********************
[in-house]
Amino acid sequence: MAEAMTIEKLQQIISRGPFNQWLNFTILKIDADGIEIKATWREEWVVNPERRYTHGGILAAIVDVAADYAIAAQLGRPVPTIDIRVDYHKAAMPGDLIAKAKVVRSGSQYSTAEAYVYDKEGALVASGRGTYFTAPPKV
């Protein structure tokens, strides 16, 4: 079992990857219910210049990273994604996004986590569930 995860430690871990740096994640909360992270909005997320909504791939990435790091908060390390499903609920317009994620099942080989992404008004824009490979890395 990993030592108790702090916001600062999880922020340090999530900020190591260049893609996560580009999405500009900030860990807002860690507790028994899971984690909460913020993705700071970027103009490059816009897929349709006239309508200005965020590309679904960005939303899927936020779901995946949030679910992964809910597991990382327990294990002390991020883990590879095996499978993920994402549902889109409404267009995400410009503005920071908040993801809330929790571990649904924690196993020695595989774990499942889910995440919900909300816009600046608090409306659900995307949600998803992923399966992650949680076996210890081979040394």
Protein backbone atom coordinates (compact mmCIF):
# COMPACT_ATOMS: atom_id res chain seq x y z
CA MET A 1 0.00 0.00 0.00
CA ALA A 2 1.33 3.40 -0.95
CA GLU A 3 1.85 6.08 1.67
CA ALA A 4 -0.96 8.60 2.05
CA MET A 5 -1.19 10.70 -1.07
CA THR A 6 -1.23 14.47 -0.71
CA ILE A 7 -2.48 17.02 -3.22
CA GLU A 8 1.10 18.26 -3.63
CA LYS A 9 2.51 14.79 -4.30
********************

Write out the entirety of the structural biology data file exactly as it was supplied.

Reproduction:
[in-house]
Amino acid sequence: MAEAMTIEKLQQIISRGPFNQWLNFTILKIDADGIEIKATWREEWVVNPERRYTHGGILAAIVDVAADYAIAAQLGRPVPTIDIRVDYHKAAMPGDLIAKAKVVRSGSQYSTAEAYVYDKEGALVASGRGTYFTAPPKV
């Protein structure tokens, strides 16, 4: 079992990857219910210049990273994604996004986590569930 995860430690871990740096994640909360992270909005997320909504791939990435790091908060390390499903609920317009994620099942080989992404008004824009490979890395 990993030592108790702090916001600062999880922020340090999530900020190591260049893609996560580009999405500009900030860990807002860690507790028994899971984690909460913020993705700071970027103009490059816009897929349709006239309508200005965020590309679904960005939303899927936020779901995946949030679910992964809910597991990382327990294990002390991020883990590879095996499978993920994402549902889109409404267009995400410009503005920071908040993801809330929790571990649904924690196993020695595989774990499942889910995440919900909300816009600046608090409306659900995307949600998803992923399966992650949680076996210890081979040394």
Protein backbone atom coordinates (compact mmCIF):
# COMPACT_ATOMS: atom_id res chain seq x y z
CA MET A 1 0.00 0.00 0.00
CA ALA A 2 1.33 3.40 -0.95
CA GLU A 3 1.85 6.08 1.67
CA ALA A 4 -0.96 8.60 2.05
CA MET A 5 -1.19 10.70 -1.07
CA THR A 6 -1.23 14.47 -0.71
CA ILE A 7 -2.48 17.02 -3.22
CA GLU A 8 1.10 18.26 -3.63
CA LYS A 9 2.51 14.79 -4.30